A peculiar thing about a community of faith is that it unites people who might otherwise not come together. It usually takes us beyond our togetherness with people close to us, like family and friends, and unites us with all sorts of others. This becomes a “proving ground” for learning to care for others beyond our own circle, expanding the edges of that circle. This openness to one another’s good, and to the common good beyond even our own community, is also openness to God.
Can you accept a “both/and” answer? No individual is born in a vacuum; each person is born into a ready-made community, whether it be toward the good or toward the ill. That community shapes the child’s becoming sense of him or herself. But the growing child is increasingly responsible to some degree for what he or she does with the influence of the community. We recognize this in the church through infant baptism, formally taking the child into the shaping influence of the community called church. But that growing child—or adult, in cases of adult baptism— also shapes the continuing community. In an interconnected dynamic world, one cannot so easily separate out “individual” and “community” so as to decide which came first! It is always an interwoven relationship, so that we best speak of people as “individuals-in-community.”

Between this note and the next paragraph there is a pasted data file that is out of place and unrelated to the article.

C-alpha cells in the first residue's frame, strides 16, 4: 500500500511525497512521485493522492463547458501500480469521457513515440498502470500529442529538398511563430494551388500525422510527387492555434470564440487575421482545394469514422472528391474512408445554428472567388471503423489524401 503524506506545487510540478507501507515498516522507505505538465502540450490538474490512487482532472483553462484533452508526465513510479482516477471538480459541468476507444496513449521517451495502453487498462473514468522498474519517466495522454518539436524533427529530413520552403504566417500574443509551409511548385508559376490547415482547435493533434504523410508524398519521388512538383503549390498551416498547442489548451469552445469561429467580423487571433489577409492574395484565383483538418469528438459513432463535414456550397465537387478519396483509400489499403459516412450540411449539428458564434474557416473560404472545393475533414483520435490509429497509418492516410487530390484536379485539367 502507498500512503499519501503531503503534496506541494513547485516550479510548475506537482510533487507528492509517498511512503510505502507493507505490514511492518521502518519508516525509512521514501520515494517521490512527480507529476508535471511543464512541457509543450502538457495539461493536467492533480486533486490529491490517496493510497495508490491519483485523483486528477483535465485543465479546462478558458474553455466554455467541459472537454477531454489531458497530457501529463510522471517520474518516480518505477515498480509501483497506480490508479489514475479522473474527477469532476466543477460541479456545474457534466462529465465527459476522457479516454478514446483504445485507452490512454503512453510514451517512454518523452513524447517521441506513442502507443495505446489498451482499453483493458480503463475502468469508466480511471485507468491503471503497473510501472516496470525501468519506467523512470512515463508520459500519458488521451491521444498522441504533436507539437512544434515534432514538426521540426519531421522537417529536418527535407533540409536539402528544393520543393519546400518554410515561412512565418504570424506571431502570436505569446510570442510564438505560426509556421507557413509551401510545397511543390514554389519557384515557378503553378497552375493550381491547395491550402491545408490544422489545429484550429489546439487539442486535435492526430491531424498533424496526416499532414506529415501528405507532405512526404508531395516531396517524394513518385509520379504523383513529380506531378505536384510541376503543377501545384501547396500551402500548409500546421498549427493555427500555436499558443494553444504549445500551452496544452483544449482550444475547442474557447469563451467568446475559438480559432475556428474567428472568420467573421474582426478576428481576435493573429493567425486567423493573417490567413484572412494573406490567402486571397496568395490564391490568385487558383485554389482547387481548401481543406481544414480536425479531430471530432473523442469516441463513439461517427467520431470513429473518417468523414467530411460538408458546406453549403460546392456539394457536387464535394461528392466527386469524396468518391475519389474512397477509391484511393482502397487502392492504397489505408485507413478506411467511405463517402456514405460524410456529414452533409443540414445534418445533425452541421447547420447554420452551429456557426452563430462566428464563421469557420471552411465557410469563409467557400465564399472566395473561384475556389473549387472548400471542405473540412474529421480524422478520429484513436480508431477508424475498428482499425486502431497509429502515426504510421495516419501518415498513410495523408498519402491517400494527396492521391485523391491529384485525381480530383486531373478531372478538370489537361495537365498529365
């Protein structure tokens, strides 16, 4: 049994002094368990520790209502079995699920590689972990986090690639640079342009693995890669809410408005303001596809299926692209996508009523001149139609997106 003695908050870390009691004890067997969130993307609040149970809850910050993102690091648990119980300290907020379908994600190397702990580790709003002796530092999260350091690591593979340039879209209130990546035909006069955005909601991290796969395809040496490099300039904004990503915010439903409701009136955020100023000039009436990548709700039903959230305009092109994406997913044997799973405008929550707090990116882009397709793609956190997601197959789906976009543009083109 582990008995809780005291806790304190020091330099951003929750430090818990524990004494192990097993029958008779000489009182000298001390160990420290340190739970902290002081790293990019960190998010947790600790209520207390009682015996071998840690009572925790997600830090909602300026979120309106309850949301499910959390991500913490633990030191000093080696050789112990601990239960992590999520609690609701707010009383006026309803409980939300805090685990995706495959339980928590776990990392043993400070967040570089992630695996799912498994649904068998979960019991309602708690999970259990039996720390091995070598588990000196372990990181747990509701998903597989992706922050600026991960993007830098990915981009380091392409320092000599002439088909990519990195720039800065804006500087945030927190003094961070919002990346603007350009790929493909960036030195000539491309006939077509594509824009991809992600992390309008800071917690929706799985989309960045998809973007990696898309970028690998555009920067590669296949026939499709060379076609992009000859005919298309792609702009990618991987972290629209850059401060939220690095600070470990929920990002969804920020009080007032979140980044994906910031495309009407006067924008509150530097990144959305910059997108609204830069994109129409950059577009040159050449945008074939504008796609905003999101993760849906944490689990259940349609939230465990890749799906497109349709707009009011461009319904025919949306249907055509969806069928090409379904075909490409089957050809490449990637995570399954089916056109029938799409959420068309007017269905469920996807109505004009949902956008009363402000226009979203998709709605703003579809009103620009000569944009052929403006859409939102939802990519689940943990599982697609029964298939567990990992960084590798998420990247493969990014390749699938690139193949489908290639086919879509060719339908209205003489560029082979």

19. All right, you’ve talked about how process-relational people think—but what about things like prayer, and worship, and stuff like that?